The 16th President of the United States. Born in a log cabin in Hodgenville, Kentucky in 1809. Served as President during the Civil War. Issued the Emancipation Proclamation. Delivered the Gettysburg Address. Killed in 1865 by an assassin named John Wilkes Booth in Ford's Theater in Washington, D.C.. Remembered for his beard, dry wit and stovepipe hat. Made guest appearances in "Star Trek" and "Bill and Ted's Excellent Adventure" (and, MALTP reminds me, "Happy Gilmore").

Surely one of America's most revered Presidents. There are people who dislike him intensely -- their complaints about ol' Honest Abe tend to boil down to "Hey! He let the slaves go! I wanted slaves, dammit!"

Contrary to popular belief, Abraham Lincoln did not actually liberate any slaves through the Emancipation Proclamation. The Emancipation Proclamation only released slaves that belonged to the rebellious states that had formed the Confederacy. It did not release any slaves in the few Border States that still remained loyal to the Union. This was a reasonably astute political move. If he had liberated the slaves in the states that were still loyal to the Union, chances are that the remaining slave states would have seceded and joined the war on behalf of the Confederacy.

At this point in time Lincoln technically had no jurisdiction over the Confederate states so the Emancipation Proclamation he issued, freeing all the Confederate slaves was useless and it did not even free a single slave in the Union. However, it did serve to act as a moral boost for the North. They now had the competitive edge in the war. The Civil War had become a battle with a moral cause. This also helped secure the war for the north as it eliminated any chance of foreign intervention.

Lincoln was truly a great man. He had what it took to keep the United States together. However, in doing so, he infringed upon many Constitutional rights. For an extended period of time he suspended the privilege of Habeas Corpus. Lincoln also took over several newspapers and prohibited others from continuing distribution, which is a direct infringement of the rights stated in the First Amendment of the Constitution.

Lincoln greatly expanded the powers of the Executive branch during his time in office. It may very well be argued that his actions were justified and reasonable. However, in most cases such as this, when any President greatly expands his powers, the other branches of government must act to take them back once they are no longer necessary for the President to do his job effectively. This most likely would have resulted in the impeachment of Lincoln during his second term. It may not be beyond reason to assume that his untimely death could have saved his image from an impending political assualt and preserved him as one of our Nations greatest heroes.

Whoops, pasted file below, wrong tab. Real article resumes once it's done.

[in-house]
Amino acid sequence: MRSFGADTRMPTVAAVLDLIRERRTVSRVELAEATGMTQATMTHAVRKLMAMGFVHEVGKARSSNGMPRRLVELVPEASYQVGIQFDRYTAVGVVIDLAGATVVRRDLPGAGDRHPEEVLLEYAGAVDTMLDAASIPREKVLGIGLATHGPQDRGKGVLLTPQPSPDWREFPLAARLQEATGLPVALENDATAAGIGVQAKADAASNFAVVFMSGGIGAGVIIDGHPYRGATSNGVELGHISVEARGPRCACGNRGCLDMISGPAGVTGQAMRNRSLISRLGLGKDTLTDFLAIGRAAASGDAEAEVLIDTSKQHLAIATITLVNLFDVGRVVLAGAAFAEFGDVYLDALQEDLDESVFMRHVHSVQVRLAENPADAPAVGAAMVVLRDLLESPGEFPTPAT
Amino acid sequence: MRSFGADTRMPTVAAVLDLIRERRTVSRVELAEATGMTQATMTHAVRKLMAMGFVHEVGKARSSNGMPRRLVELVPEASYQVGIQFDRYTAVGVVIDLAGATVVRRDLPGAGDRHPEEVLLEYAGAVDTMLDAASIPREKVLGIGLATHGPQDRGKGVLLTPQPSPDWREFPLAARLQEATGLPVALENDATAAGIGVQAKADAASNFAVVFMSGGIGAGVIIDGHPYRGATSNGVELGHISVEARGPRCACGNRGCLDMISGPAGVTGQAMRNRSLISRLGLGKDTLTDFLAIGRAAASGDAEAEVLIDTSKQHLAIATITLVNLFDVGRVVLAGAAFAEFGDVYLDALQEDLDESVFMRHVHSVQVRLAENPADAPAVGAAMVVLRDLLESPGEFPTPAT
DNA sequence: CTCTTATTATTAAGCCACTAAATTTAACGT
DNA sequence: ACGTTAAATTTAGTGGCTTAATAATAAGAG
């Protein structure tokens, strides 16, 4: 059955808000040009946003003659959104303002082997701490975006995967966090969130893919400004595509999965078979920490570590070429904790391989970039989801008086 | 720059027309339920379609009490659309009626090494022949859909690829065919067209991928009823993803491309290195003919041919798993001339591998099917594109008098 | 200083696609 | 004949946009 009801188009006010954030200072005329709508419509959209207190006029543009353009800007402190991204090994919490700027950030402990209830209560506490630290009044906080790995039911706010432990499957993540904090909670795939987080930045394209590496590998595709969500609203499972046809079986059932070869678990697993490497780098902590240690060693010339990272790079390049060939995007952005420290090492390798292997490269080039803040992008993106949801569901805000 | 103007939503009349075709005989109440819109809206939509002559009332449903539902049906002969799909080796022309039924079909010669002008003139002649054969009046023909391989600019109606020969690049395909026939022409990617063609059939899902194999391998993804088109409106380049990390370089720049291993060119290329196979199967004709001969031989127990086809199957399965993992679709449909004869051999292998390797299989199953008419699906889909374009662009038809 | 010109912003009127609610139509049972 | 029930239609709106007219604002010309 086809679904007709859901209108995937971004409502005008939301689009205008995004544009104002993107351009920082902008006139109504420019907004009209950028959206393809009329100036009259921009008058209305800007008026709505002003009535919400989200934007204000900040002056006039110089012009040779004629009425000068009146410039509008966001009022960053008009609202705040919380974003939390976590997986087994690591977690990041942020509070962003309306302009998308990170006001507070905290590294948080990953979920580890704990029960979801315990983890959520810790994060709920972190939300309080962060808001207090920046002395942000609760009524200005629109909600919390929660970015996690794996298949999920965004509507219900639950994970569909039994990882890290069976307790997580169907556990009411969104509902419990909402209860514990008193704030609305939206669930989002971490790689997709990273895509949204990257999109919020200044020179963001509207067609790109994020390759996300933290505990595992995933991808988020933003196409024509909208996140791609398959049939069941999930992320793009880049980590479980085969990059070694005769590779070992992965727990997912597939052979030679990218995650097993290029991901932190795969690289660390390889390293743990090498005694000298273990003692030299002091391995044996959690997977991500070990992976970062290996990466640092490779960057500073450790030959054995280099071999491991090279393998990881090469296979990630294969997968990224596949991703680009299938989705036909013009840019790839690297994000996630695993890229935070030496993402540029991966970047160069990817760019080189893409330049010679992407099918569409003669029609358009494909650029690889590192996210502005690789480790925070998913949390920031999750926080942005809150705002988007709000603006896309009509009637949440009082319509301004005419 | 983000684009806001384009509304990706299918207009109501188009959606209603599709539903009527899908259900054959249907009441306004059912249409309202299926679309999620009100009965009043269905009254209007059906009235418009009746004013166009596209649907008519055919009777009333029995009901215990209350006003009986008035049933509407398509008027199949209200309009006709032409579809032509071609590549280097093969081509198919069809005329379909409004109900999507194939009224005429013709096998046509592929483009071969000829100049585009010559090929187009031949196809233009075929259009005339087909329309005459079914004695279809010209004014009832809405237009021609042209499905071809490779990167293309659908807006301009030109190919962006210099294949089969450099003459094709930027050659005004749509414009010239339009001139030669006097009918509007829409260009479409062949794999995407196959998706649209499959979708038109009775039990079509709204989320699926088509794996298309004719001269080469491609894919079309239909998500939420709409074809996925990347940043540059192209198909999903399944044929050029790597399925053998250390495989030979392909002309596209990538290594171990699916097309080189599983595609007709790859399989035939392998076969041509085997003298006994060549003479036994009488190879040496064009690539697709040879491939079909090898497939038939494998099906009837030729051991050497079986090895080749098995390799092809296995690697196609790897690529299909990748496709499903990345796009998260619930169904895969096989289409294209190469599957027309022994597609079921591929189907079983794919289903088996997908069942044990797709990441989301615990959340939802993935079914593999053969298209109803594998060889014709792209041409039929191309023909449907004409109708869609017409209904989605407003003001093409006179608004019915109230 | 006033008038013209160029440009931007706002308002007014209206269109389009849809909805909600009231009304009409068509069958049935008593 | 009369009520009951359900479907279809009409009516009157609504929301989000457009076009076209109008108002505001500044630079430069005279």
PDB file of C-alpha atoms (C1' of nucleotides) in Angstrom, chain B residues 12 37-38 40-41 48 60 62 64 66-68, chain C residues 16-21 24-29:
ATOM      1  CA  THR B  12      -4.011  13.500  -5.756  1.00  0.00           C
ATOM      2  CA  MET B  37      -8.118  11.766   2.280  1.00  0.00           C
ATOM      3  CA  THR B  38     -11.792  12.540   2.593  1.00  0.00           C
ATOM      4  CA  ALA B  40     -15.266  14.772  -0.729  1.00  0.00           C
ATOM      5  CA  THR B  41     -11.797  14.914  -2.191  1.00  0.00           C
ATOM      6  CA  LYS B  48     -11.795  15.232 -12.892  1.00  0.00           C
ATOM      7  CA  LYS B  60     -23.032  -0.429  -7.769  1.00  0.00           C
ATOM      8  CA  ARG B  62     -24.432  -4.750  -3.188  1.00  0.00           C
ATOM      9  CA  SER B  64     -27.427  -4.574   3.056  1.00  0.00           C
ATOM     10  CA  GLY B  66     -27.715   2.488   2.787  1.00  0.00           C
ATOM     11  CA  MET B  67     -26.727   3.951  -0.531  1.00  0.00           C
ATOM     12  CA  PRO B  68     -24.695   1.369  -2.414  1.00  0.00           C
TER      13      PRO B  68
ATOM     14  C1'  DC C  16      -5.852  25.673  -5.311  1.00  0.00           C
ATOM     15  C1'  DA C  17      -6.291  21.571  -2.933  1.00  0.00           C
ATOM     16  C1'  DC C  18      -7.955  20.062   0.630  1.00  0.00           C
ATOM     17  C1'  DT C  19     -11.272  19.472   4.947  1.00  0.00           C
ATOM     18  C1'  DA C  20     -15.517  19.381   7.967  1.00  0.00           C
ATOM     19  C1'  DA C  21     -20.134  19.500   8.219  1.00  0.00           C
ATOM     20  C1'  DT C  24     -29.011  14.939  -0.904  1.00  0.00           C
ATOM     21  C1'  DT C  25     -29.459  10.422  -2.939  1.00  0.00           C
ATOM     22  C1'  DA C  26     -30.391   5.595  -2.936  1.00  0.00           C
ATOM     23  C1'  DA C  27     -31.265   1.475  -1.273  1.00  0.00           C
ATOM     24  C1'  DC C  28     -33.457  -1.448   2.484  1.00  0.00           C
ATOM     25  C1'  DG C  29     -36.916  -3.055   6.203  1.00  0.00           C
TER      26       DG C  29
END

"I claim not to have controlled events but confess plainly that events have controlled me." –Abraham Lincoln

President Lincoln was by nature and by training a politician: this must be kept in mind to discover his true position in relation to the question of emancipation and slavery. It is well known that he was against slavery—calling it a "great moral wrong"-- but he also was seemingly in favor to "let slavery… alone". To understand how he held this seemingly incompatible beliefs at the same time, it is crucial to see how he developed his beliefs, which were not static but rather changing throughout his career. Lincoln first takes a conservative, hands-off approach to the question, then with the passage of the Kansas-Nebraska Act in 1854 he is galvanized to take a firmer stand against slavery in the territories and free states. While this is the turning point of his view on the matter, it is certainly not the final product: he then appeases both sides throughout the Lincoln-Douglas debates, takes a firm but understanding presidential run, and finally musters the steady, dedicated force to issue, and follow through with, the Emancipation Proclamation.

"I confess I hate to see the poor creatures hunted down… but I bite my lips and keep quiet."

Lincoln’s early position was nothing radical or surprising for a small-time Illinois legislator: on the slavery question, he practically said nothing. Whatever his personal opinions of the practice were, they were simply of too little importance to worry over, the moving of the Illinois capital to Springfield being a much more pressing matter. He let the Fugitive Slave Law pass unmolested, he let slavery reside in the Slave states without a murmur of discontent, and he took no active steps against the practice at all, though he personally disliked the slavery system. His conservative constituents approved of this, because it preserved the status quo by which they prospered. By today’s standards, he was racist and would rather let slavery run its course, which he presumed it would, and die out rather than face black immigrants competing with his constituents for jobs, a sure fallout of immediate emancipation. He ran several successful campaigns, served in the government, but otherwise seemed doomed to obscurity, a moderate Whig but nothing more. Nothing seemed more likely than this obscurity after he fell from public office and public eye in 1848.